By Scott Amey
Today, the Obama Administration vacated a proposal to enhance contract transparency. The proposal would have amended Federal Acquisition Regulation to enable the online posting of contracts and task and delivery orders. POGO supported that proposal, which fell in line with Obama’s efforts in the Senate to improve public access to federal spending dollars.
One of those efforts, the Federal Funding Accountability and Transparency Act (FFATA)—co-sponsored by then-Senator Obama and Senator Tom Coburn (R-OK)—was signed by former President Bush on September 26, 2006. That legislation created the government’s database of contracts and grants, which totaled over $1.1 trillion in FY 2010. Incredibly, today's decision would seem to place the Obama Administration in opposition to subsequent transparency legislation co-sponsored by then-Senator Obama, Senator Coburn, and others.
Despite many advances in technology, it appears that the President is now happy with the status quo and the ancient ways of gathering spending information, including FPDS-NG, Fedbizopps.gov, and the use of the Freedom of Information Act (FOIA). Those systems are dated and provide only summary data, and FOIA is so slow that a long-term contract can run its course prior to a requestor receiving a copy of the FOIAed contract.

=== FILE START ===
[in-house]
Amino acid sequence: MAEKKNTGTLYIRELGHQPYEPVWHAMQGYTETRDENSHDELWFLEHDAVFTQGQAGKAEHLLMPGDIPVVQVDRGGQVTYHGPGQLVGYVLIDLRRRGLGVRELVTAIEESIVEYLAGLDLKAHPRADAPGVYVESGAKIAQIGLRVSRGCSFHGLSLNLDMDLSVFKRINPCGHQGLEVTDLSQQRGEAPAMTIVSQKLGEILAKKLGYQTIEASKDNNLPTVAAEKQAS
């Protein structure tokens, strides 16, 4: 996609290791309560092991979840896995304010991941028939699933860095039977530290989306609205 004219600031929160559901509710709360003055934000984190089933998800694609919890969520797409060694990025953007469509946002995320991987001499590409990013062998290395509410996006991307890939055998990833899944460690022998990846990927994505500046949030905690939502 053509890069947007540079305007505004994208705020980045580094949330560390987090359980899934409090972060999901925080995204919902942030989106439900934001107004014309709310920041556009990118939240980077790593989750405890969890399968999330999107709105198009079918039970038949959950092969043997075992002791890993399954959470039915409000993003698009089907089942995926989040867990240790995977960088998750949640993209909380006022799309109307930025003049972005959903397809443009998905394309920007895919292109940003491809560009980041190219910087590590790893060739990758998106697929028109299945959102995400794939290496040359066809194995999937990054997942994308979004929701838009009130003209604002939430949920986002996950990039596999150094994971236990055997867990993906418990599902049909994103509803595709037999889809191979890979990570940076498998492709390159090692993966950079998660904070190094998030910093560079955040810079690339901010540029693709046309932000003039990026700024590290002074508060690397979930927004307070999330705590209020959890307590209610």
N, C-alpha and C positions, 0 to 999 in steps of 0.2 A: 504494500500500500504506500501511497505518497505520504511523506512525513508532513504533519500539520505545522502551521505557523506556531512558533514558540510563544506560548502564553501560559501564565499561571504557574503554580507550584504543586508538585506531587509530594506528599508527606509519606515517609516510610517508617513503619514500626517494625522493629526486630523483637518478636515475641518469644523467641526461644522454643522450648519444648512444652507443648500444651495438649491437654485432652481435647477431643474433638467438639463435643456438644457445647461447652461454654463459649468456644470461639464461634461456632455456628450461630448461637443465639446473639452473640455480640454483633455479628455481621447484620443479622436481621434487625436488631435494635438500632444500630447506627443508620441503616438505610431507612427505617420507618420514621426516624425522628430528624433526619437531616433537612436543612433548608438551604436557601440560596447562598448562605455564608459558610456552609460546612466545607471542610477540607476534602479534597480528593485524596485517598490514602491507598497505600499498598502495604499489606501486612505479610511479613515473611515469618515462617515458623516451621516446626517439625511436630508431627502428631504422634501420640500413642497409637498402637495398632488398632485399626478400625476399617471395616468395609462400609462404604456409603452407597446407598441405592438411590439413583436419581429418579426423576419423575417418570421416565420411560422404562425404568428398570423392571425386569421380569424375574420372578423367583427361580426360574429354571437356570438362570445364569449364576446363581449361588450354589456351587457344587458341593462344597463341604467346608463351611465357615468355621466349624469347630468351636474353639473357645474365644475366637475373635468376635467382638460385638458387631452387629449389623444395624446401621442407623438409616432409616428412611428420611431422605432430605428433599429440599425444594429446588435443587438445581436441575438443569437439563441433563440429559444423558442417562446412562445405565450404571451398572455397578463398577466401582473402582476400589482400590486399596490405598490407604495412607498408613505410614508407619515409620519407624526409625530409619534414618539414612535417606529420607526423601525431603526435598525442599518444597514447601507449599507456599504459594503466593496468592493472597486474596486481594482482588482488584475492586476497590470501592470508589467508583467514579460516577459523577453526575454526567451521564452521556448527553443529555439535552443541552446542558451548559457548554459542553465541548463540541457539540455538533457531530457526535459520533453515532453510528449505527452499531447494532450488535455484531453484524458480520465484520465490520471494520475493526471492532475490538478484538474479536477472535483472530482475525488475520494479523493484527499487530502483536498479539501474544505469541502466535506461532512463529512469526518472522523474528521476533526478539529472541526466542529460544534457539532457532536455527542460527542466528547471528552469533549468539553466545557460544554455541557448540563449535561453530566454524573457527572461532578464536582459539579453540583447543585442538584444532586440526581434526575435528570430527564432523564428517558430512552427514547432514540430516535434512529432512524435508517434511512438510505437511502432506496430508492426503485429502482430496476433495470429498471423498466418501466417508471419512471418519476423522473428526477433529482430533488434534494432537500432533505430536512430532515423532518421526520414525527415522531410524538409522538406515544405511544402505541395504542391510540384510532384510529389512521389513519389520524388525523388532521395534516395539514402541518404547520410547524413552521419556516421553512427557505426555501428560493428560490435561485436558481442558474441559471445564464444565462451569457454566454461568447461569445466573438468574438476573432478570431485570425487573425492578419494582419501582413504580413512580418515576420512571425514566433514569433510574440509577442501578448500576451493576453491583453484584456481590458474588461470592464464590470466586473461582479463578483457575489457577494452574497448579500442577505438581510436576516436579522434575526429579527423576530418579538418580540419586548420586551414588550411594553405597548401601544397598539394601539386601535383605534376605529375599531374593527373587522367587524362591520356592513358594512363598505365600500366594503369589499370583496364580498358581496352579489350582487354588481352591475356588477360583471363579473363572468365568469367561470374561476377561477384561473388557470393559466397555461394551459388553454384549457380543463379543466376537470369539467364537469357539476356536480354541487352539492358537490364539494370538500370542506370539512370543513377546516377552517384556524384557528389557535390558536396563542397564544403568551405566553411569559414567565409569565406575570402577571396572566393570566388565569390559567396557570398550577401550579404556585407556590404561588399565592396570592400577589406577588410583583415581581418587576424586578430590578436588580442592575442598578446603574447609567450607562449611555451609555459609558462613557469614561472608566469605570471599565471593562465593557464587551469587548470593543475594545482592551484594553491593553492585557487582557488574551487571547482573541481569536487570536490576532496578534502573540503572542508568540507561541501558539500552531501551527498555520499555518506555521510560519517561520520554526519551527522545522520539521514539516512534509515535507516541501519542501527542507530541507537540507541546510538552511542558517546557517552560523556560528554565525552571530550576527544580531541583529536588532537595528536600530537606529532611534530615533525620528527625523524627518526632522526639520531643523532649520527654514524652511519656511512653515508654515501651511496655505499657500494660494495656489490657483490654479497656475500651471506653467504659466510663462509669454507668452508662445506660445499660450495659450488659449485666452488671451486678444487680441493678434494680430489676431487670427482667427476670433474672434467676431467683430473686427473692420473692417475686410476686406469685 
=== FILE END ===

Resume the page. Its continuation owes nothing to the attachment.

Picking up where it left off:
I know there was opposition to the transparency proposal, but I thought that the public was in good hands since Obama supported spending transparency while in the Senate and on the campaign trail. I guess it’s harder to promote change from inside the White House.
Scott Amey is POGO's General Counsel.